in grappling with this distinction, reason states: "de vries's art pursues its quarry of presenting the material of life as directly as possible, in a form which is far too real to mean anything. he cannot rest content with signs of nature, for signs point without getting their fingers dirty ..." [1. David Reason, 'Relations of Nature (Sign, Specimen, Sacrifice)', in exhibition catalogue herman de vries : from earth (cairn gallery : nailsworth 1990)]. the distancing mechanism which contemporary life and contemporary art seek to require of us are not a part of de vries's work. the part is always directed towards a comprehension or summation of the whole. later in the essay, reason continues this thought:
"neither sign nor image but a token of the thing itselÍ... (yet) the sample is not the thing itself even though it speaks immediately, as it were, of the substance of the thing itself. separate, the sample nonetheless still participates in that of which it is a sample." [2. ibid..]

(open here)

born in northern holland and trained as a botanist, herman de vries began his art career in the 1950's, working in tandem with artists of the zero movement which included piero manzoni, yves klein, and otto piene, de vries produced reductive white paintings and initiated a decade long exploration into the use of chance procedures to create the collage works entitled: random objectivations. in the early 1970's de vries left his post at the institute of applied biology in nature and went to live in eschenau, a small village in northern bavaria, on the edge of the steigerwald.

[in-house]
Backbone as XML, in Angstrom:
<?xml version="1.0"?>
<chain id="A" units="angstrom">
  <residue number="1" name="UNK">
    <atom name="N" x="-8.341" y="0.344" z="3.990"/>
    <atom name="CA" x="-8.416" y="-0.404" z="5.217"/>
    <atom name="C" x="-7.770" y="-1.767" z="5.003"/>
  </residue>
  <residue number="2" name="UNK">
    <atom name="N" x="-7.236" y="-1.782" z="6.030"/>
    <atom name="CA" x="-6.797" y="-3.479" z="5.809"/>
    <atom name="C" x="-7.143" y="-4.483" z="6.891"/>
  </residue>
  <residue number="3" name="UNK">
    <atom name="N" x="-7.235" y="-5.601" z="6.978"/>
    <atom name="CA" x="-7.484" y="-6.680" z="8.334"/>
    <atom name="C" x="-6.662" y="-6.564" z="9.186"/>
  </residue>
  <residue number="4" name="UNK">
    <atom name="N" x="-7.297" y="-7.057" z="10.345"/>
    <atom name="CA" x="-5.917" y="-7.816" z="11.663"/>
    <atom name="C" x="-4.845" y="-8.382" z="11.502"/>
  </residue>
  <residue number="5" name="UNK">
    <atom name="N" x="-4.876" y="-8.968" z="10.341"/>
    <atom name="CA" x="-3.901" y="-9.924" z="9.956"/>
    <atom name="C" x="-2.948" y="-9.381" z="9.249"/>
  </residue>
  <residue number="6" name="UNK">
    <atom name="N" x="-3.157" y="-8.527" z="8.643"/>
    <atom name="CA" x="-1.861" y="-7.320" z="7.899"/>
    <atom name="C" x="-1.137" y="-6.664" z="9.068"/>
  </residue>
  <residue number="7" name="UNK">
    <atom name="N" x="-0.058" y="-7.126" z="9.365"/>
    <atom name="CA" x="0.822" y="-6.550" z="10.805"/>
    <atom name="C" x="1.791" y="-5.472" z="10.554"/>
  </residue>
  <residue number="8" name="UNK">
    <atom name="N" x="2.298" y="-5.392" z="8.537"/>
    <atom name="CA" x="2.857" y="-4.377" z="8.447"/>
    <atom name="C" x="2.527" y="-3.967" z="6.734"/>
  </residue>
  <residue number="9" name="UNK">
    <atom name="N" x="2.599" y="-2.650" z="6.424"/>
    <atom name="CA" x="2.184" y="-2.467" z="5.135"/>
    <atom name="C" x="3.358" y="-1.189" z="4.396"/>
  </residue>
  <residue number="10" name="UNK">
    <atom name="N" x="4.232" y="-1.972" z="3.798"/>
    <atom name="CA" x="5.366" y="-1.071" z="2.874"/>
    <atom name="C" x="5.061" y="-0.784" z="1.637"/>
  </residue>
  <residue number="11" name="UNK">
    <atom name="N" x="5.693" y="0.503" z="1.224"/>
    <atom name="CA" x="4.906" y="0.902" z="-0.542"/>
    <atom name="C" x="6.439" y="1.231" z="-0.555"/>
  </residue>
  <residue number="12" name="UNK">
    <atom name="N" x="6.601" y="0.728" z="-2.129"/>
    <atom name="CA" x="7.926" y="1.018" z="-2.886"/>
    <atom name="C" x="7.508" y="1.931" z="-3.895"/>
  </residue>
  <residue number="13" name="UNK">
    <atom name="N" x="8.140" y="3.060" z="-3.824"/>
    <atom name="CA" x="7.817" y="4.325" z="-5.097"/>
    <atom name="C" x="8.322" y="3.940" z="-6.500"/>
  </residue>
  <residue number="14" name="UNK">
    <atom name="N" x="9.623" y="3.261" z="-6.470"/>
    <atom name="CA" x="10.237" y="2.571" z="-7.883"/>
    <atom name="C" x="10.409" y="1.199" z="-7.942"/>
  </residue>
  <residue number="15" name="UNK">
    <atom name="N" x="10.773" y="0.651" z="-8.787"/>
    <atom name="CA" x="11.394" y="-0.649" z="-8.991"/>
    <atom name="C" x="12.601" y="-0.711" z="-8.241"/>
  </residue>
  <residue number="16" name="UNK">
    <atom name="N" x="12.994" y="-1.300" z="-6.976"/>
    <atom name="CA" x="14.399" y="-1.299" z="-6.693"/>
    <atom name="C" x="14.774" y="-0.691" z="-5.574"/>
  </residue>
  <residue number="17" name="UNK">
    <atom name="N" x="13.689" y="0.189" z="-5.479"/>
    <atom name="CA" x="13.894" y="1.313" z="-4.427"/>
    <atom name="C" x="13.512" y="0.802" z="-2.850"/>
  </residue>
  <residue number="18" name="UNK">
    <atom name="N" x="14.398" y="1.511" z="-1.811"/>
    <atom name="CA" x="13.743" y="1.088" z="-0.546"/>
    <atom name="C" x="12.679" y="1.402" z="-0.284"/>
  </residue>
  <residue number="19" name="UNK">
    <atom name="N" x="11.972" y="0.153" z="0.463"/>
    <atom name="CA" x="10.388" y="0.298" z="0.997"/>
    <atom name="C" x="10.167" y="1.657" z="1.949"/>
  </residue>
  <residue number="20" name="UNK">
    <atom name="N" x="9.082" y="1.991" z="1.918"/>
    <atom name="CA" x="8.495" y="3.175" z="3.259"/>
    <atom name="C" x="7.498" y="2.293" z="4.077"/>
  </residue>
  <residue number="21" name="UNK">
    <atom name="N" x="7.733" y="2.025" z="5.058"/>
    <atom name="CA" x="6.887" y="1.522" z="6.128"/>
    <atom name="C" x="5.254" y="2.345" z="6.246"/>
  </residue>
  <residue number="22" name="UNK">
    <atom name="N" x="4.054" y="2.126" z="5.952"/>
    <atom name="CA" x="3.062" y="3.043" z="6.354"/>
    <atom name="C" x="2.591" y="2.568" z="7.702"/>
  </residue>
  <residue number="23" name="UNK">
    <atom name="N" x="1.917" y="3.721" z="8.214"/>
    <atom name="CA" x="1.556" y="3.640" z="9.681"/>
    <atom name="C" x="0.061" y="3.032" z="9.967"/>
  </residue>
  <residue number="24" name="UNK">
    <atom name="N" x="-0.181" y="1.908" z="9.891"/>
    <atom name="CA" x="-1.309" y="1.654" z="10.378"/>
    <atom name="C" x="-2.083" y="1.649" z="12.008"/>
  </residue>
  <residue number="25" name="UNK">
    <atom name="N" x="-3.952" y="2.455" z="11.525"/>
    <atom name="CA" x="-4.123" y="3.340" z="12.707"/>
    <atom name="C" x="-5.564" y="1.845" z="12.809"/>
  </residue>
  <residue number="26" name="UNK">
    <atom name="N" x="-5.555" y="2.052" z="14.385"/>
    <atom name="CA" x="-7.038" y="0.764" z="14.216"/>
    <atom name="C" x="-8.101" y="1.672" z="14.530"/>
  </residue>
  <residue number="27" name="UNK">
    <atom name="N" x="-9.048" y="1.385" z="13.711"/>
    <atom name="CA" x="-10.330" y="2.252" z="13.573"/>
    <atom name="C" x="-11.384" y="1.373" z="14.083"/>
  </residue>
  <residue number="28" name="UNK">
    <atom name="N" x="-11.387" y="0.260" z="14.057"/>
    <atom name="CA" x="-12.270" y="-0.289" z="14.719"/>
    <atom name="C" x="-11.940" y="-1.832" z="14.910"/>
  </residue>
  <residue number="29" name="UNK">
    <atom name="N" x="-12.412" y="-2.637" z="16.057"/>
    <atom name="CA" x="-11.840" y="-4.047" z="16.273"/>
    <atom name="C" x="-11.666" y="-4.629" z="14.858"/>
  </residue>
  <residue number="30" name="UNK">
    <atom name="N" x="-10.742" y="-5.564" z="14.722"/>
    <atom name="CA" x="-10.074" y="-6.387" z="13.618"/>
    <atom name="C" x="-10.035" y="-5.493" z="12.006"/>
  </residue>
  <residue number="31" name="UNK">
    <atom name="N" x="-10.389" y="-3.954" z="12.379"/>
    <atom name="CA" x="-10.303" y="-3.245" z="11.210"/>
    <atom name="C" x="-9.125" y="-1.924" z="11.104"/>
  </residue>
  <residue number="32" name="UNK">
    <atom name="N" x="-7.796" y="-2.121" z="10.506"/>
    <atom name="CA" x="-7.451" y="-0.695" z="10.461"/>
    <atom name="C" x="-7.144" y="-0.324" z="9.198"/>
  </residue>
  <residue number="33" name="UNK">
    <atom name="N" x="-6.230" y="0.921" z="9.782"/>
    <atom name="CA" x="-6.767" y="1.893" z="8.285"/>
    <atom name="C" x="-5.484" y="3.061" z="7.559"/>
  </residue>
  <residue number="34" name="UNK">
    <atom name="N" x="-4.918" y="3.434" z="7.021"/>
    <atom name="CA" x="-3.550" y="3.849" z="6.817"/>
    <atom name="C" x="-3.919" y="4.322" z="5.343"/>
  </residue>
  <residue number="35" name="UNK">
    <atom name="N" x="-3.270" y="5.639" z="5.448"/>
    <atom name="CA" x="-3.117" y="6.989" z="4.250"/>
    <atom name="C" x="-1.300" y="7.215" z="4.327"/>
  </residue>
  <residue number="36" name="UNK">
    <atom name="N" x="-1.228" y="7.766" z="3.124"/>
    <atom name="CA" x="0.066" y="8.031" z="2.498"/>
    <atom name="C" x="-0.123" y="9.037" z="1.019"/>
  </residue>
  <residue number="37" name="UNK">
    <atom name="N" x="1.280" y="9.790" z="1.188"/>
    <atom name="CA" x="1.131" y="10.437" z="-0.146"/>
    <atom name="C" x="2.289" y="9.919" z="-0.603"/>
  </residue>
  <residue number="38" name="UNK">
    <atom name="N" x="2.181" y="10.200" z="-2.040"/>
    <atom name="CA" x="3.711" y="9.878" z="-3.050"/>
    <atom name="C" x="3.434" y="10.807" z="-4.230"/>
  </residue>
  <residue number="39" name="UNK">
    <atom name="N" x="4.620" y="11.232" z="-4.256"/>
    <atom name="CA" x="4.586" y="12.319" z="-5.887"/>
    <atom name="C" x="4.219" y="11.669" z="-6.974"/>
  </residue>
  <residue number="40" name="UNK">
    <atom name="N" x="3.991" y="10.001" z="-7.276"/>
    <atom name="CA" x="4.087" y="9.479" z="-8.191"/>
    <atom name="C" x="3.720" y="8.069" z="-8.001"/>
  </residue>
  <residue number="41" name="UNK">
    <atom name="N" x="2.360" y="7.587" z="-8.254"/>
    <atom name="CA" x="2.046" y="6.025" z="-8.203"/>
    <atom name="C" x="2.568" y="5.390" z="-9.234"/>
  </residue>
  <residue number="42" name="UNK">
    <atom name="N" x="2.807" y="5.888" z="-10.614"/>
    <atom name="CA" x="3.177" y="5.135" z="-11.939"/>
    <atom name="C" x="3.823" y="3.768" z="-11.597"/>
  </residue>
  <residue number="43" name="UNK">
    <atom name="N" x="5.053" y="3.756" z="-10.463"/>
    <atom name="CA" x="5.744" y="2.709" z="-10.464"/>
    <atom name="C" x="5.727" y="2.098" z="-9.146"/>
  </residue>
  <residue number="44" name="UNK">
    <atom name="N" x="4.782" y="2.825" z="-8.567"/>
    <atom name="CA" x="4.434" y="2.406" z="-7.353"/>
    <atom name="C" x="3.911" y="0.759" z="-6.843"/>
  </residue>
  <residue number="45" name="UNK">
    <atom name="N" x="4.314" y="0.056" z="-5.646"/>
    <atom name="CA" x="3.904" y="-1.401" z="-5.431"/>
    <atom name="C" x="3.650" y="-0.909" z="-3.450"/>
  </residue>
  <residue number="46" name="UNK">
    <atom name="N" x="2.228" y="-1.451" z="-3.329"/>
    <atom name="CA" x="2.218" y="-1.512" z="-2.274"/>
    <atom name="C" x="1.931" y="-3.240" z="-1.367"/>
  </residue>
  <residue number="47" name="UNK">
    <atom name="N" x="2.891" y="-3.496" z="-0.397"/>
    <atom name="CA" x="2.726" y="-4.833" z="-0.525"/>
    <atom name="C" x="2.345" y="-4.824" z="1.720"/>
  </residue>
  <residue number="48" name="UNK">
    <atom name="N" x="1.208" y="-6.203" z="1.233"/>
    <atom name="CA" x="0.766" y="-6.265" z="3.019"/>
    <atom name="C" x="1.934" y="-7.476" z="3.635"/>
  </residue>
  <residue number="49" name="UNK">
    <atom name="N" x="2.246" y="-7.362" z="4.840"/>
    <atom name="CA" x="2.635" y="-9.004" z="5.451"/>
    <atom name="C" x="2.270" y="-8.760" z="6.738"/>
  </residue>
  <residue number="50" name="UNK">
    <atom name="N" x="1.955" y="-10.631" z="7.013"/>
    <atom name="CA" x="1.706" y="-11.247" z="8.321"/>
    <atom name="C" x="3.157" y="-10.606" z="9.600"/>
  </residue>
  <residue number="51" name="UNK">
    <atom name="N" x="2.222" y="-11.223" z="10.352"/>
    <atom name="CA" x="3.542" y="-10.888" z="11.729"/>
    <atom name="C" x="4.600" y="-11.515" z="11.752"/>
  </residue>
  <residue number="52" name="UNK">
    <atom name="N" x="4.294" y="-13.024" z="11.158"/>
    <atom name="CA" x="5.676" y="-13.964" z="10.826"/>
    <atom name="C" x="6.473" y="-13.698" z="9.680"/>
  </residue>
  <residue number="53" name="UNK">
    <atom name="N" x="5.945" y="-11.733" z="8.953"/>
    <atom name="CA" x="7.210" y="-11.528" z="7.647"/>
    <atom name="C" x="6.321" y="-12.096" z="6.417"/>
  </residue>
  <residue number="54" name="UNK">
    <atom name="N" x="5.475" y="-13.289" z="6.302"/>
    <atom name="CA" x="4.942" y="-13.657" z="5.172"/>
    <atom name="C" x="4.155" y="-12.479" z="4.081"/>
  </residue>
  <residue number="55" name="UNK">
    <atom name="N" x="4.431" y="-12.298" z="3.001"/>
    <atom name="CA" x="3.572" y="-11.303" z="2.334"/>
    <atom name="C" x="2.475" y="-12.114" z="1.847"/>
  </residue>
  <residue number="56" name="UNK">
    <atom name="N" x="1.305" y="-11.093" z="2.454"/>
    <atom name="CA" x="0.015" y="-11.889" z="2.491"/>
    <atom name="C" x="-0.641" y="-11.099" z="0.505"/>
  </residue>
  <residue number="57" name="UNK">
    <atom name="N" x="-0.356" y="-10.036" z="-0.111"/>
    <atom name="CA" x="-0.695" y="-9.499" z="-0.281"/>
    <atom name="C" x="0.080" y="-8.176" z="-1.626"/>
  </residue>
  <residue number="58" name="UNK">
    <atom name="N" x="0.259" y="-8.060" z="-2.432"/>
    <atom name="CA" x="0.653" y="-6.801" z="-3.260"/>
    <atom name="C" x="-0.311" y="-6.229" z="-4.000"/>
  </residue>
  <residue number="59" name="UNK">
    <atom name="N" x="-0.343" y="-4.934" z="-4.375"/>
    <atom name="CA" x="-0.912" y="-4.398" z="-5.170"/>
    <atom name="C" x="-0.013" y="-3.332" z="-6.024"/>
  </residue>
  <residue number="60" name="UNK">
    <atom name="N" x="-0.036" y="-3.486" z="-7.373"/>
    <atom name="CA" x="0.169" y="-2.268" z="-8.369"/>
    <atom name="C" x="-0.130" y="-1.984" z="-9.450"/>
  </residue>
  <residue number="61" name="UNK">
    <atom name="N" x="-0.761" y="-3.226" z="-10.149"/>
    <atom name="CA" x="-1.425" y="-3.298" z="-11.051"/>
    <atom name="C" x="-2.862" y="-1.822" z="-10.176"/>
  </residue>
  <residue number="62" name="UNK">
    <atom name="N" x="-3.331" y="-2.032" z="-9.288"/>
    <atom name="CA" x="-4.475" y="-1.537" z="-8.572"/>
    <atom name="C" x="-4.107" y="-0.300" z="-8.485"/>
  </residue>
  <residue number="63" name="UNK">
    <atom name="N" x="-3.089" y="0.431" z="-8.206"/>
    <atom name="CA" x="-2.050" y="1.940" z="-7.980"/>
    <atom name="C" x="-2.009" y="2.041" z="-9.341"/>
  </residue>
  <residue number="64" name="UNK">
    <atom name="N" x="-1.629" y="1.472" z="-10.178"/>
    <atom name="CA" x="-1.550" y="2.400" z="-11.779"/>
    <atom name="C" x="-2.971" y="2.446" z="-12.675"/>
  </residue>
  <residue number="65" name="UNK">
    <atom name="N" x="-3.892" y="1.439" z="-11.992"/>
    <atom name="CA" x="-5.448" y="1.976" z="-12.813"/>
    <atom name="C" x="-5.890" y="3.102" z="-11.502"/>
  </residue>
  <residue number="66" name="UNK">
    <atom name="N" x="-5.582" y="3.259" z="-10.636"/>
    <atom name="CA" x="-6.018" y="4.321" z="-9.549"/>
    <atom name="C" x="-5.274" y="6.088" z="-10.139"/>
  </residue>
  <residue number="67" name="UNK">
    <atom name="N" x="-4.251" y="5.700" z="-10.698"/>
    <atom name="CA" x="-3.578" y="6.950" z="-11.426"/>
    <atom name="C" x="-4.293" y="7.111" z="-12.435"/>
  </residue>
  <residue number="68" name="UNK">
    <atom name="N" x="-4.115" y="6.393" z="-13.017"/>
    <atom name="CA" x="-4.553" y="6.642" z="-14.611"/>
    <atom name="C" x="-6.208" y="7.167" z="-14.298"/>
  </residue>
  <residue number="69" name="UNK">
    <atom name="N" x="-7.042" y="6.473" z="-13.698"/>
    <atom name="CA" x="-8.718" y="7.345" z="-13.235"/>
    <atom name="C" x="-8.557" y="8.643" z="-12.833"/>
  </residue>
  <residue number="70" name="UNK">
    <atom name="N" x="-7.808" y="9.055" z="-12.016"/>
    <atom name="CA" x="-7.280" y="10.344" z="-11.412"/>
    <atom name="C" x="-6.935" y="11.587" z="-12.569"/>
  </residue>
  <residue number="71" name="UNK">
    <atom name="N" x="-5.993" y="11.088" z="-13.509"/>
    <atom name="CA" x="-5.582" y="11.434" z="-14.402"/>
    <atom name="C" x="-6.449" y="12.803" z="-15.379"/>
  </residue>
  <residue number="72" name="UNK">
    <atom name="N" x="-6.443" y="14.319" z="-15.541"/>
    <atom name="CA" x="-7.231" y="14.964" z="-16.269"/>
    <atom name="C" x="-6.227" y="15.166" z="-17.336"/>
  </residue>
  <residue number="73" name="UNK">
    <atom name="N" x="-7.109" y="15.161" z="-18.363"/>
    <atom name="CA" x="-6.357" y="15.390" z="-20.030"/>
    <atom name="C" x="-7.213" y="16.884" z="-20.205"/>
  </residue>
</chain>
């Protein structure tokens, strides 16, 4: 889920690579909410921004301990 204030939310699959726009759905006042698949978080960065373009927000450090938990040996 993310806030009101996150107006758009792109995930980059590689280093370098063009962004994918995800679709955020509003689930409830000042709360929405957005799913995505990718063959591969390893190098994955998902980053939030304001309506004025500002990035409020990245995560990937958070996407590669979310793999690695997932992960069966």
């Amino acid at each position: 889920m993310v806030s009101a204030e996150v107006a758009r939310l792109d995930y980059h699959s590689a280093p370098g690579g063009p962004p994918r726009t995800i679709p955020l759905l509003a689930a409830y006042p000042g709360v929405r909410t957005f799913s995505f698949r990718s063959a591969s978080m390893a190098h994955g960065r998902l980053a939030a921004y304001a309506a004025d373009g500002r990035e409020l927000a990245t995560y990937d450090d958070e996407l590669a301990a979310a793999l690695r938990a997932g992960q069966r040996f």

once there, de vries began to work directly with nature, presenting and selecting objects and circumstances from the larger environment. with the artist's declaration "my poetry is the world", these works in nature have continued to the present day, reflecting the artist's interest in chance, change and the environment.